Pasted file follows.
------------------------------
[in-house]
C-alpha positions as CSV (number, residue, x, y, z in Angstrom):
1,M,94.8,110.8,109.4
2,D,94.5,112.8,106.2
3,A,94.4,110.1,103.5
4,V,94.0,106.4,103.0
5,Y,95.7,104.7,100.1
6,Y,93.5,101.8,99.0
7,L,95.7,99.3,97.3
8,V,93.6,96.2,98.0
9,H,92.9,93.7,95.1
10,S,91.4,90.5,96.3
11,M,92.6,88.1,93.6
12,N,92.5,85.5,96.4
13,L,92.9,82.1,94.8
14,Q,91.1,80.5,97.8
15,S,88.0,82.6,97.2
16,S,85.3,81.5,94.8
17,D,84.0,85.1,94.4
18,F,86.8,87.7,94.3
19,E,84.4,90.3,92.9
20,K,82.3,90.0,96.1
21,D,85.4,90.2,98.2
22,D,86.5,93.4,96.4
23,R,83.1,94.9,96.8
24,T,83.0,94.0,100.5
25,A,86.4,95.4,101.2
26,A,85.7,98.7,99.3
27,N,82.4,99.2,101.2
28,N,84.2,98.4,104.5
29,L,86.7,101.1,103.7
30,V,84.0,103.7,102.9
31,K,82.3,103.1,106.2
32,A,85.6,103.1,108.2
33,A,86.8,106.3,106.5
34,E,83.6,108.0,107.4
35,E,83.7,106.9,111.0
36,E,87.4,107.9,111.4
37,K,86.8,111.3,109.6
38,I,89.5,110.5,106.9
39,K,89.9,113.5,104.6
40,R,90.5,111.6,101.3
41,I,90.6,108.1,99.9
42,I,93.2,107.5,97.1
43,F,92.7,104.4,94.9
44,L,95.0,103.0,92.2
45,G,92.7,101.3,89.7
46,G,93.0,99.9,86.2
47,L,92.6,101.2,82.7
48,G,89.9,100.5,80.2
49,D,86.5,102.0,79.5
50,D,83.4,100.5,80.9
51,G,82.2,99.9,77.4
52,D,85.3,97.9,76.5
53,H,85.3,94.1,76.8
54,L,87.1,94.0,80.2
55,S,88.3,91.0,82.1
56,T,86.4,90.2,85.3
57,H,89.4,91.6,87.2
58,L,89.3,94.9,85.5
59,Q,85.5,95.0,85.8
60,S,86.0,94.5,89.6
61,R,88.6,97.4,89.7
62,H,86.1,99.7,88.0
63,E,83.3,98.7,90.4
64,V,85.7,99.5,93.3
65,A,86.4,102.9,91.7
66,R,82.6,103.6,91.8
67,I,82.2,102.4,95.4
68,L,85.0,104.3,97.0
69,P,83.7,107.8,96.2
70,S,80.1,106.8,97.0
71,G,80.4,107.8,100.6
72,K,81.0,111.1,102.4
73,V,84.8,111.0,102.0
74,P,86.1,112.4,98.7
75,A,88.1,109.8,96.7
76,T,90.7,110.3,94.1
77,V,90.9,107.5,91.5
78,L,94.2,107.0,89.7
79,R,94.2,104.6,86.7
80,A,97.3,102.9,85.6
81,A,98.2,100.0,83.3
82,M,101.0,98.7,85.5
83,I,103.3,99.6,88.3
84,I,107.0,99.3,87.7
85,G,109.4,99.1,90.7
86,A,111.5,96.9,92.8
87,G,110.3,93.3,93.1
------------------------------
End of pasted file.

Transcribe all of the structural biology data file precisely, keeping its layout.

[in-house]
C-alpha positions as CSV (number, residue, x, y, z in Angstrom):
1,M,94.8,110.8,109.4
2,D,94.5,112.8,106.2
3,A,94.4,110.1,103.5
4,V,94.0,106.4,103.0
5,Y,95.7,104.7,100.1
6,Y,93.5,101.8,99.0
7,L,95.7,99.3,97.3
8,V,93.6,96.2,98.0
9,H,92.9,93.7,95.1
10,S,91.4,90.5,96.3
11,M,92.6,88.1,93.6
12,N,92.5,85.5,96.4
13,L,92.9,82.1,94.8
14,Q,91.1,80.5,97.8
15,S,88.0,82.6,97.2
16,S,85.3,81.5,94.8
17,D,84.0,85.1,94.4
18,F,86.8,87.7,94.3
19,E,84.4,90.3,92.9
20,K,82.3,90.0,96.1
21,D,85.4,90.2,98.2
22,D,86.5,93.4,96.4
23,R,83.1,94.9,96.8
24,T,83.0,94.0,100.5
25,A,86.4,95.4,101.2
26,A,85.7,98.7,99.3
27,N,82.4,99.2,101.2
28,N,84.2,98.4,104.5
29,L,86.7,101.1,103.7
30,V,84.0,103.7,102.9
31,K,82.3,103.1,106.2
32,A,85.6,103.1,108.2
33,A,86.8,106.3,106.5
34,E,83.6,108.0,107.4
35,E,83.7,106.9,111.0
36,E,87.4,107.9,111.4
37,K,86.8,111.3,109.6
38,I,89.5,110.5,106.9
39,K,89.9,113.5,104.6
40,R,90.5,111.6,101.3
41,I,90.6,108.1,99.9
42,I,93.2,107.5,97.1
43,F,92.7,104.4,94.9
44,L,95.0,103.0,92.2
45,G,92.7,101.3,89.7
46,G,93.0,99.9,86.2
47,L,92.6,101.2,82.7
48,G,89.9,100.5,80.2
49,D,86.5,102.0,79.5
50,D,83.4,100.5,80.9
51,G,82.2,99.9,77.4
52,D,85.3,97.9,76.5
53,H,85.3,94.1,76.8
54,L,87.1,94.0,80.2
55,S,88.3,91.0,82.1
56,T,86.4,90.2,85.3
57,H,89.4,91.6,87.2
58,L,89.3,94.9,85.5
59,Q,85.5,95.0,85.8
60,S,86.0,94.5,89.6
61,R,88.6,97.4,89.7
62,H,86.1,99.7,88.0
63,E,83.3,98.7,90.4
64,V,85.7,99.5,93.3
65,A,86.4,102.9,91.7
66,R,82.6,103.6,91.8
67,I,82.2,102.4,95.4
68,L,85.0,104.3,97.0
69,P,83.7,107.8,96.2
70,S,80.1,106.8,97.0
71,G,80.4,107.8,100.6
72,K,81.0,111.1,102.4
73,V,84.8,111.0,102.0
74,P,86.1,112.4,98.7
75,A,88.1,109.8,96.7
76,T,90.7,110.3,94.1
77,V,90.9,107.5,91.5
78,L,94.2,107.0,89.7
79,R,94.2,104.6,86.7
80,A,97.3,102.9,85.6
81,A,98.2,100.0,83.3
82,M,101.0,98.7,85.5
83,I,103.3,99.6,88.3
84,I,107.0,99.3,87.7
85,G,109.4,99.1,90.7
86,A,111.5,96.9,92.8
87,G,110.3,93.3,93.1